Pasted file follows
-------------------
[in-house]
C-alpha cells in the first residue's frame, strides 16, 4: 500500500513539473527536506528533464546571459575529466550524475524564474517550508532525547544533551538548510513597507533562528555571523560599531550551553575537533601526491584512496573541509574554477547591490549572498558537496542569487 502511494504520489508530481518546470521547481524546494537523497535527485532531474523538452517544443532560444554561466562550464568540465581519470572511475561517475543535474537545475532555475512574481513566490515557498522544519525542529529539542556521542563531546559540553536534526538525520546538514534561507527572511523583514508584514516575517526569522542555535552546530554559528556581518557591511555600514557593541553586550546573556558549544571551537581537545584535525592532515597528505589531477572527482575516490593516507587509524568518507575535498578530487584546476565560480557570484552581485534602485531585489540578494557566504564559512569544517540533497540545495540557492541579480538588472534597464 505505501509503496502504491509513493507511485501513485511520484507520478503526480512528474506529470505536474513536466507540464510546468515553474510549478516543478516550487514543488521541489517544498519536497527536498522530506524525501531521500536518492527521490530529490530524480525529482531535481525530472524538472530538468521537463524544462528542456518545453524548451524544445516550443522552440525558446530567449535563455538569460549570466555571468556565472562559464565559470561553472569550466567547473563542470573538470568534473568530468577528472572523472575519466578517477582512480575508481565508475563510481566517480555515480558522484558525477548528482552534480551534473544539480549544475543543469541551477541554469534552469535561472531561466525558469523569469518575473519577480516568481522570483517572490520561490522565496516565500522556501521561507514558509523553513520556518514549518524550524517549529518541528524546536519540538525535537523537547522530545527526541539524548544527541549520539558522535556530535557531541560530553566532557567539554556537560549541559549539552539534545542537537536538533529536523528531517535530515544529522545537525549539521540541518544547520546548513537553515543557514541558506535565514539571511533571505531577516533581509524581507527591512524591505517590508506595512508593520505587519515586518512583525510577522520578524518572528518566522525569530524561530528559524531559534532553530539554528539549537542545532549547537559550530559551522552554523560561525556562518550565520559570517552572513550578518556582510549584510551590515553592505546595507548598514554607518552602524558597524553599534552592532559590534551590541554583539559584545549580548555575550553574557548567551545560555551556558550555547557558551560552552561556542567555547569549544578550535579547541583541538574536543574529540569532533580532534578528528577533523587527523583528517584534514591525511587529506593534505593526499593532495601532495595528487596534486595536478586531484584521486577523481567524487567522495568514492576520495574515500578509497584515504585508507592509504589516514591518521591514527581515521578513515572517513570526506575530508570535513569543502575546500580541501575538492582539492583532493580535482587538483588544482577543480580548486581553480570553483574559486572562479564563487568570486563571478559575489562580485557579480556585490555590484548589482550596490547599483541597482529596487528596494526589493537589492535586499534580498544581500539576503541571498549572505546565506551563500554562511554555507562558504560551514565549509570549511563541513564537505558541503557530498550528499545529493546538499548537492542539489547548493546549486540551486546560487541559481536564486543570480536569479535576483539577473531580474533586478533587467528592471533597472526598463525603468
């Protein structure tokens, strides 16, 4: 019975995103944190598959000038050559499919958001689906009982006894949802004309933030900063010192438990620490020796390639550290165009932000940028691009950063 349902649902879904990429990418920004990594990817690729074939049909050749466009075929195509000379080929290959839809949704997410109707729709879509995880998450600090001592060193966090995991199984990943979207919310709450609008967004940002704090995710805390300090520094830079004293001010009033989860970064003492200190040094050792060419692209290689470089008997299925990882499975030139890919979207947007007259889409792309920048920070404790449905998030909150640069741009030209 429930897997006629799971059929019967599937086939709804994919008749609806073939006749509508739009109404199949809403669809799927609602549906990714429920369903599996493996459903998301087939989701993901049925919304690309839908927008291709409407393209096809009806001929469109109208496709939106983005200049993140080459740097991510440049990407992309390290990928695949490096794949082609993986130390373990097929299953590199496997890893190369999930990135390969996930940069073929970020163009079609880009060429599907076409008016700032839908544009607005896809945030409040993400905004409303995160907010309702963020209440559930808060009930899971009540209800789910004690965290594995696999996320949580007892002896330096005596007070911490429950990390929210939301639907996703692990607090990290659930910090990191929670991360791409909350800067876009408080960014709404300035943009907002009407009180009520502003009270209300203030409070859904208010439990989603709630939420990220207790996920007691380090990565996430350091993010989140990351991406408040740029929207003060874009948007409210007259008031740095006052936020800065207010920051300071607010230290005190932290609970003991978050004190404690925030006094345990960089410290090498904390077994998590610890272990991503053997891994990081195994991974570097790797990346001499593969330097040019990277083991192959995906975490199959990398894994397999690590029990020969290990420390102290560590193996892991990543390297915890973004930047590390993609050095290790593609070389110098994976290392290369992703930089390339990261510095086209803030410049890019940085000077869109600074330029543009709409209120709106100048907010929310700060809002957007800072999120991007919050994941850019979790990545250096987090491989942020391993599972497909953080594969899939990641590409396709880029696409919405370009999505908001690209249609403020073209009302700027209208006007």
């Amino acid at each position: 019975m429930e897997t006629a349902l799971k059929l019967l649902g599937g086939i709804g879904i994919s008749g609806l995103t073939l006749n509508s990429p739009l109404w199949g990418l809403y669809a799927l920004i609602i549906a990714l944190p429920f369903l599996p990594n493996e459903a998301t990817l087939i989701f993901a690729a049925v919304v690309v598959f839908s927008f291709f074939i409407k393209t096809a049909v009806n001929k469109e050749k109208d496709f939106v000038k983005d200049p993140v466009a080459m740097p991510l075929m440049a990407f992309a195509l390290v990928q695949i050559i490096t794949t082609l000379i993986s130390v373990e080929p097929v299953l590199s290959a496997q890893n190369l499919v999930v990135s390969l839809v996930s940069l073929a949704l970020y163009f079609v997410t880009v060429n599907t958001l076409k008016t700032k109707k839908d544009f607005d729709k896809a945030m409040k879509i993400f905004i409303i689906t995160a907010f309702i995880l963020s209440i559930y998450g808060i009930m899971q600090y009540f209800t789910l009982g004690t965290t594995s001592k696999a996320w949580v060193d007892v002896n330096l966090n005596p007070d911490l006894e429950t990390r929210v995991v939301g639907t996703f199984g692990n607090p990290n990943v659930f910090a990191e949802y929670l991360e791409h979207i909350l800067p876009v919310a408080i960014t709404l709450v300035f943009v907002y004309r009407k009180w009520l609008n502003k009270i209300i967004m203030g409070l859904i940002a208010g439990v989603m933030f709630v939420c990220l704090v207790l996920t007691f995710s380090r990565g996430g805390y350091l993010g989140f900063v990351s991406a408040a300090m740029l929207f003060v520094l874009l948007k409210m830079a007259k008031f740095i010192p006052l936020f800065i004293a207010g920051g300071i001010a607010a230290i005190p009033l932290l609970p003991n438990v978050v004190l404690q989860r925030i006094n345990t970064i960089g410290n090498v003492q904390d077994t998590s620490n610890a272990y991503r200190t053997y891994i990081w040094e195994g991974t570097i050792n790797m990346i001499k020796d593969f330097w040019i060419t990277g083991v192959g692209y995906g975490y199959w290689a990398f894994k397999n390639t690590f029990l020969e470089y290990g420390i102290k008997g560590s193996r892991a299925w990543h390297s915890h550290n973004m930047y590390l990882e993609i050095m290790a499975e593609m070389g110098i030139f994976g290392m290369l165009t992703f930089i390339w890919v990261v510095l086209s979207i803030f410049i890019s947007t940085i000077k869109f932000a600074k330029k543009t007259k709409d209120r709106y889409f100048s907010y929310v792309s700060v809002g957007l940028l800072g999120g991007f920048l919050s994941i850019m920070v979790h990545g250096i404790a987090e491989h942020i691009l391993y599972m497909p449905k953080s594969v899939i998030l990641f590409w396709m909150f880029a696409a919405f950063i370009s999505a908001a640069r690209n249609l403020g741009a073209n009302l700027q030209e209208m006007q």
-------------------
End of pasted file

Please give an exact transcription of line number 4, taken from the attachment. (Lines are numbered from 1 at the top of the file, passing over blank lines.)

């Amino acid at each position: 019975m429930e897997t006629a349902l799971k059929l019967l649902g599937g086939i709804g879904i994919s008749g609806l995103t073939l006749n509508s990429p739009l109404w199949g990418l809403y669809a799927l920004i609602i549906a990714l944190p429920f369903l599996p990594n493996e459903a998301t990817l087939i989701f993901a690729a049925v919304v690309v598959f839908s927008f291709f074939i409407k393209t096809a049909v009806n001929k469109e050749k109208d496709f939106v000038k983005d200049p993140v466009a080459m740097p991510l075929m440049a990407f992309a195509l390290v990928q695949i050559i490096t794949t082609l000379i993986s130390v373990e080929p097929v299953l590199s290959a496997q890893n190369l499919v999930v990135s390969l839809v996930s940069l073929a949704l970020y163009f079609v997410t880009v060429n599907t958001l076409k008016t700032k109707k839908d544009f607005d729709k896809a945030m409040k879509i993400f905004i409303i689906t995160a907010f309702i995880l963020s209440i559930y998450g808060i009930m899971q600090y009540f209800t789910l009982g004690t965290t594995s001592k696999a996320w949580v060193d007892v002896n330096l966090n005596p007070d911490l006894e429950t990390r929210v995991v939301g639907t996703f199984g692990n607090p990290n990943v659930f910090a990191e949802y929670l991360e791409h979207i909350l800067p876009v919310a408080i960014t709404l709450v300035f943009v907002y004309r009407k009180w009520l609008n502003k009270i209300i967004m203030g409070l859904i940002a208010g439990v989603m933030f709630v939420c990220l704090v207790l996920t007691f995710s380090r990565g996430g805390y350091l993010g989140f900063v990351s991406a408040a300090m740029l929207f003060v520094l874009l948007k409210m830079a007259k008031f740095i010192p006052l936020f800065i004293a207010g920051g300071i001010a607010a230290i005190p009033l932290l609970p003991n438990v978050v004190l404690q989860r925030i006094n345990t970064i960089g410290n090498v003492q904390d077994t998590s620490n610890a272990y991503r200190t053997y891994i990081w040094e195994g991974t570097i050792n790797m990346i001499k020796d593969f330097w040019i060419t990277g083991v192959g692209y995906g975490y199959w290689a990398f894994k397999n390639t690590f029990l020969e470089y290990g420390i102290k008997g560590s193996r892991a299925w990543h390297s915890h550290n973004m930047y590390l990882e993609i050095m290790a499975e593609m070389g110098i030139f994976g290392m290369l165009t992703f930089i390339w890919v990261v510095l086209s979207i803030f410049i890019s947007t940085i000077k869109f932000a600074k330029k543009t007259k709409d209120r709106y889409f100048s907010y929310v792309s700060v809002g957007l940028l800072g999120g991007f920048l919050s994941i850019m920070v979790h990545g250096i404790a987090e491989h942020i691009l391993y599972m497909p449905k953080s594969v899939i998030l990641f590409w396709m909150f880029a696409a919405f950063i370009s999505a908001a640069r690209n249609l403020g741009a073209n009302l700027q030209e209208m006007q």